The doctrine of bhakti is very old, and can be traced in a fairly developed form even in some of the Vedic and Upaniṣadic verses, the Gītā, the Mahābhārata and the earlier Purāṇas. There may have been some Christians in Kalyānapura, but there is no evidence that they were of such importance as to influence the orthodox faith of Madhva. He, like all other teachers, urges again and again that his doctrines are based on the Vedas, the Gītā, the Pañcarātras and the Mahābhārata ; nor do we find any account of discussion between Madhva and the Christians; and he is never reported to have been a polyglot or to have had access to Christian literature. Though occasionally vāyu is accepted as an intermediary, yet the main emphasis is on the grace of God, depending upon the knowledge of God; there is not the slightest trace of any Trinity doctrine in Madhva’s school of thought. Thus the suggestion of a probable Christian influence seems to be very far-fetched. Burnell, however, supports the idea in his paper in The Indian Antiquary, 1873-4; but Garbe considers it probable that Kalyānapura might have been another Kalyāna, in the north of Bombay, while Grierson thinks that it must have been the Kalyāna in Udipi, which is close to Malabar.

Burnell again points out that before the beginning of the ninth century some Persians had settled at Manigrama, and he further suggests that these Persians were Manicheans. But Burnell’s view was successfully controverted by Collins, though he could not deny the possibility that “Manigrama” was derived from the name Manes (warn). Grierson supports the idea of Burnell, and co-relates it with the peculiar story of Maṇimat, the demon supposed to have been born as Śaṅkara, a fabulous account of whom is given in the Maṇimañjarī of Nārāyaṇa. It cannot be denied that the introduction of the story of Maṇimat is rather peculiar, as Maṇimat plays a very unimportant part as the opponent of Bhīma in the Mahābhārata; but there is practically nothing in the philosophy or theology of Śaṅkara, which is a form of dualism wherein two principles are acknowledged, one light (God) and the other darkness.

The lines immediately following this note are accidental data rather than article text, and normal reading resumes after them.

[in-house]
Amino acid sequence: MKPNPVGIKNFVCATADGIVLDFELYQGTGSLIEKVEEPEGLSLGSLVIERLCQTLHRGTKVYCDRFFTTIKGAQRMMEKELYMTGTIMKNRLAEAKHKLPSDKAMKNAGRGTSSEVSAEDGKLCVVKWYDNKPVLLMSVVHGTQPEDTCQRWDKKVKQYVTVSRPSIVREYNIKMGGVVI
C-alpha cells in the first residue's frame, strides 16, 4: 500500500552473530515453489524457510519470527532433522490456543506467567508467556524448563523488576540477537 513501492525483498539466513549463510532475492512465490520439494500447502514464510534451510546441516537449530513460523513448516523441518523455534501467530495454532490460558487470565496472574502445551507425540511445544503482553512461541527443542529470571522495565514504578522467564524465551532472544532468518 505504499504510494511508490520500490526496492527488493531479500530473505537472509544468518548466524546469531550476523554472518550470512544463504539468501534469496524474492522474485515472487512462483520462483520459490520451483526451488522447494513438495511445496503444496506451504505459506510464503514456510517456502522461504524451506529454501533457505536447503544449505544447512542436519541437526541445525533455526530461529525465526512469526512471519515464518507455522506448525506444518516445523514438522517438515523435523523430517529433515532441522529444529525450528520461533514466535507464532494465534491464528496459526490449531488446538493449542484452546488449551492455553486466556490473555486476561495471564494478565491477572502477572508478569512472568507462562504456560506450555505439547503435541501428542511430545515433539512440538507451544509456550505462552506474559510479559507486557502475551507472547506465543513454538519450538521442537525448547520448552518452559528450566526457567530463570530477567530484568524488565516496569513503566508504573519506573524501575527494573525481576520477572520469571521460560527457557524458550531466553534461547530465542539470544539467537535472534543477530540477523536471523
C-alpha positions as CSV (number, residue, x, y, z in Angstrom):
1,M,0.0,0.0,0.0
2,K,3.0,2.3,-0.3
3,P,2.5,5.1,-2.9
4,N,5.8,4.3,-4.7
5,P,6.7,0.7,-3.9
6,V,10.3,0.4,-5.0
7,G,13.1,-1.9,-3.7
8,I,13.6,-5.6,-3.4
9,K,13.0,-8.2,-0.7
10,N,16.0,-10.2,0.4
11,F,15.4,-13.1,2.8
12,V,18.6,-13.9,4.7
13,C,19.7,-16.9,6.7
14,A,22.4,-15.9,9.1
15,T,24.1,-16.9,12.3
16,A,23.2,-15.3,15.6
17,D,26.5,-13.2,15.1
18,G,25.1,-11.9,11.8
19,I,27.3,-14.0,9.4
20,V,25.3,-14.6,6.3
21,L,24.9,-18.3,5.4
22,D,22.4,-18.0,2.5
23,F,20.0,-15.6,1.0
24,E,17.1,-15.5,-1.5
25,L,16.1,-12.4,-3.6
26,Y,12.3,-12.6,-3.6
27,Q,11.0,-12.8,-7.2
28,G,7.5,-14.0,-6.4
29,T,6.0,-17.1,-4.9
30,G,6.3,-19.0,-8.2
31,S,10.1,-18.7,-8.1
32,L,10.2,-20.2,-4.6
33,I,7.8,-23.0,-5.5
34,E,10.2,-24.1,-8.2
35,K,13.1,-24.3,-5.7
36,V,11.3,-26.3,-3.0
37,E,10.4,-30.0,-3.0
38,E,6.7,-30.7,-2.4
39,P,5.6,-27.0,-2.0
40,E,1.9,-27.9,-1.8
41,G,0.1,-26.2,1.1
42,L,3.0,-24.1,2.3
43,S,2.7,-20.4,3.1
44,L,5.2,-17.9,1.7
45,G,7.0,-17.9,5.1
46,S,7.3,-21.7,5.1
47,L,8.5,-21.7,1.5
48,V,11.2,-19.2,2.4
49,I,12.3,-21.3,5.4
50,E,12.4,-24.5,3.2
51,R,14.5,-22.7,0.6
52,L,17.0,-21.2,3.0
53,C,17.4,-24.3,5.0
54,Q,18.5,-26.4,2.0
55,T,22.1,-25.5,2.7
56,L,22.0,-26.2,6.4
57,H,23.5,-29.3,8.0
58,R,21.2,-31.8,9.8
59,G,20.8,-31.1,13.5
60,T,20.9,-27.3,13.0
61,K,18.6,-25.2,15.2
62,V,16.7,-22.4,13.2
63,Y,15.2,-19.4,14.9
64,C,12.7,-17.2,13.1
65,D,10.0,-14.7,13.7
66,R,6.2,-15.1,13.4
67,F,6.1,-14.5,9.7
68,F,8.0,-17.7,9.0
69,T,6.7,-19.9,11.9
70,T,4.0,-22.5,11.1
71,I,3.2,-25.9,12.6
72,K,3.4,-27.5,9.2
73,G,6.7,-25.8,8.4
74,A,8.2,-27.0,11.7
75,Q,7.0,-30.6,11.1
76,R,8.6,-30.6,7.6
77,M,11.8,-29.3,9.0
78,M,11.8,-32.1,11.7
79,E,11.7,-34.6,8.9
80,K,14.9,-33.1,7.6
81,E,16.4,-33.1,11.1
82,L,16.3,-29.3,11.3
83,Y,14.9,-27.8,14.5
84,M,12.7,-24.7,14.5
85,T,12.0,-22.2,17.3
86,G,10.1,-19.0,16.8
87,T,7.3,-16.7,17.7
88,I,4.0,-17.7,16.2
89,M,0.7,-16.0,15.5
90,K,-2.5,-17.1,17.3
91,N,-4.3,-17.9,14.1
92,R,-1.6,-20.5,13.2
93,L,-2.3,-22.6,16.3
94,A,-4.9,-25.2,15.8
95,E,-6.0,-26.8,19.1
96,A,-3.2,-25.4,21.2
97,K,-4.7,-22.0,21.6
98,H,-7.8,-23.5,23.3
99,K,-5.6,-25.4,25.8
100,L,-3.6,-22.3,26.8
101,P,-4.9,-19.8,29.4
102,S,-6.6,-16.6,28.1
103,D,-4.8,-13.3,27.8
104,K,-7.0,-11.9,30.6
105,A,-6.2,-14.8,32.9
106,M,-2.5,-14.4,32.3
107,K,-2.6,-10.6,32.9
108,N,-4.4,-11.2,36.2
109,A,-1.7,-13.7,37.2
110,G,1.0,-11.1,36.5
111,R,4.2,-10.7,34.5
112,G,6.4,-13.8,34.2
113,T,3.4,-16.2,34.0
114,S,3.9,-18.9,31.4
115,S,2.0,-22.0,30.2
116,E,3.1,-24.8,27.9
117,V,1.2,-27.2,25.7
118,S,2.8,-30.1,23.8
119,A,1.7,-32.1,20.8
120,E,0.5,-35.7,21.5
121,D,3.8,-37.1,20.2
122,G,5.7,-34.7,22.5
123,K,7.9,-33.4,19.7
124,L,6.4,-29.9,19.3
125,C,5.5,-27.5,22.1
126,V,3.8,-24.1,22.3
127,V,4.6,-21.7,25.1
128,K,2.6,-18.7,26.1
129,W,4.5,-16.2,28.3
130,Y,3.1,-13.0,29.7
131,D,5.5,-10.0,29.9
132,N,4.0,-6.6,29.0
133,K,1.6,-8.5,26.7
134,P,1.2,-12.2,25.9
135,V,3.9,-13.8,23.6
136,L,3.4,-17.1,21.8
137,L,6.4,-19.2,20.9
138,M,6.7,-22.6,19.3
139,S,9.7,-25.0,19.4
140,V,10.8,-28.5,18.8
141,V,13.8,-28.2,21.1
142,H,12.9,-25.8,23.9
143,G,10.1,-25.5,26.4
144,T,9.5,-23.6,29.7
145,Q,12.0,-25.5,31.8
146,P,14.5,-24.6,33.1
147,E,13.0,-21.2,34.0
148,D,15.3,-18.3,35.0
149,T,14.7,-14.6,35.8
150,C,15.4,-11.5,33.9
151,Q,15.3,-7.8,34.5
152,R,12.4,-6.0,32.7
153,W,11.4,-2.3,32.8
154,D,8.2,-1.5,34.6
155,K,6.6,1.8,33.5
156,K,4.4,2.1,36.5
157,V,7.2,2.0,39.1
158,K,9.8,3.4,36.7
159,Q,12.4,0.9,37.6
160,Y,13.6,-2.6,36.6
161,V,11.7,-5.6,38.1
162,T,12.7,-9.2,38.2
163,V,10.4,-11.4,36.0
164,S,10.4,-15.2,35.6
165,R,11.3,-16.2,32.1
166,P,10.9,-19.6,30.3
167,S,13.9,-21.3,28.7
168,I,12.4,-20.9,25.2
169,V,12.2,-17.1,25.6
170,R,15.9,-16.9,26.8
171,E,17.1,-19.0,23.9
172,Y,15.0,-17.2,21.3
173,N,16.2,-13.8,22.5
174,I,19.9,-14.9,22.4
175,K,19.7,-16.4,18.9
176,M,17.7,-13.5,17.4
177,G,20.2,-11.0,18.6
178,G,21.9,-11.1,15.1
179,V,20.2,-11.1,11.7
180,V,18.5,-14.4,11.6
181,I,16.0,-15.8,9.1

Padmanābha-tīrtha succeeded Madhva in the pontificate in a.d. 1197 and died in 1204; he wrote a commentary on the Anuvyāk-hāna, the Ṣaṇnyāya-ratnāvalī. Narahari-tīrtha, who is said to have been a personal disciple of Madhva, held the pontificate from 1204 to 1213[5]; he wrote a ṭippaṇī on the Brahma-sūtra-bhāṣya of Madhva. We do not know of any work by Mādhava-tīrtha, the next pontiff (1213-30).

Akṣobhya-tīrtha held the pontificate from 1230 to 1247, and then Jaya-tīrtha from 1247 to 1268. It is held by some that he was a pupil not only of Akṣobhya-tīrtha, but also of Padmanābha-tīrtha[6]; he was the most distinguished writer of the Madhva school, and composed many commentaries of a very recondite character, e.g.,

His most learned and incisive work, however, is his Nyāya-sudhā, which is a commentary on the Anuvyākhyāna of Madhva; it is a big work. He begins by referring to Akṣobhya-tīrtha as his teacher. The work forms the principal source-book of most of the writers of the Madhva school; it was commented upon by Rāghavendra Yati in a work called Nyāya-sudhā-parimala. C. M. Padmanābhacārya says of the Nyāya-sudhā that in the whole range of Sanskrit literature a more masterly commentary is unknown.

Footnotes and references:


Madhvācārya, a Short Historical Sketch, by C. N. Kṛṣṇasvāmī Ayer, M.A.


See his article, Epigraphica Indica, vol. vi, pp. 260-8.


See The Bhagavadgītā, by Subba Rao, M.A., printed at the Minerva Press, Madras.


The Life of Madhvācārya, by C. M. Padmanābhācārya, printed at the Progressive Press, Madras.


For a discussion on Narahari’s career and date see Epigraphica Indica, vol. VI, p. 206, etc.


Helmuth von Glasenapp, Madhva’s Philosopḥie des Vishṇu-Glaubens, 1923, P. 52.